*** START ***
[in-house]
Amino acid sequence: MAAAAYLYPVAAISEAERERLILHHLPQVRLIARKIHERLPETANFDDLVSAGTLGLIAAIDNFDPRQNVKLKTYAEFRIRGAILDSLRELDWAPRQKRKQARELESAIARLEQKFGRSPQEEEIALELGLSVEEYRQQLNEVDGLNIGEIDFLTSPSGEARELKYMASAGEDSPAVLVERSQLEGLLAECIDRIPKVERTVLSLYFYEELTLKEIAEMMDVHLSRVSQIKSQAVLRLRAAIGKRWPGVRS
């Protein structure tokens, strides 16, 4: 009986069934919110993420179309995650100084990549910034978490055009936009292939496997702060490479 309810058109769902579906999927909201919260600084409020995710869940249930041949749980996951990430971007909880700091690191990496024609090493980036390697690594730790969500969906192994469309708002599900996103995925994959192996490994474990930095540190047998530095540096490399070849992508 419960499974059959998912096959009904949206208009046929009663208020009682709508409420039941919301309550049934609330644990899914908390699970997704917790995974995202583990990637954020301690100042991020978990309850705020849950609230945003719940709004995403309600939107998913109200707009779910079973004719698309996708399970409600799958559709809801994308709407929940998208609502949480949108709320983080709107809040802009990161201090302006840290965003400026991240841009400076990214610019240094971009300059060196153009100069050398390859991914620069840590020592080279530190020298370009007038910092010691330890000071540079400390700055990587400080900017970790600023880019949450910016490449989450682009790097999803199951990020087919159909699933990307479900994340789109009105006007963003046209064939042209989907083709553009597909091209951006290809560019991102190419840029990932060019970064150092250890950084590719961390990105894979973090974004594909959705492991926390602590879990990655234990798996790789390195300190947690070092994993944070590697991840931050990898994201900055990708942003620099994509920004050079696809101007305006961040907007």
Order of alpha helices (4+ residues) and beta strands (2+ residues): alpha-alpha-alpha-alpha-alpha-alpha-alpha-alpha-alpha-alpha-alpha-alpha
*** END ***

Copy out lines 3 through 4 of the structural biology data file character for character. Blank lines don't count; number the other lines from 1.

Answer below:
């Protein structure tokens, strides 16, 4: 009986069934919110993420179309995650100084990549910034978490055009936009292939496997702060490479 309810058109769902579906999927909201919260600084409020995710869940249930041949749980996951990430971007909880700091690191990496024609090493980036390697690594730790969500969906192994469309708002599900996103995925994959192996490994474990930095540190047998530095540096490399070849992508 419960499974059959998912096959009904949206208009046929009663208020009682709508409420039941919301309550049934609330644990899914908390699970997704917790995974995202583990990637954020301690100042991020978990309850705020849950609230945003719940709004995403309600939107998913109200707009779910079973004719698309996708399970409600799958559709809801994308709407929940998208609502949480949108709320983080709107809040802009990161201090302006840290965003400026991240841009400076990214610019240094971009300059060196153009100069050398390859991914620069840590020592080279530190020298370009007038910092010691330890000071540079400390700055990587400080900017970790600023880019949450910016490449989450682009790097999803199951990020087919159909699933990307479900994340789109009105006007963003046209064939042209989907083709553009597909091209951006290809560019991102190419840029990932060019970064150092250890950084590719961390990105894979973090974004594909959705492991926390602590879990990655234990798996790789390195300190947690070092994993944070590697991840931050990898994201900055990708942003620099994509920004050079696809101007305006961040907007």
Order of alpha helices (4+ residues) and beta strands (2+ residues): alpha-alpha-alpha-alpha-alpha-alpha-alpha-alpha-alpha-alpha-alpha-alpha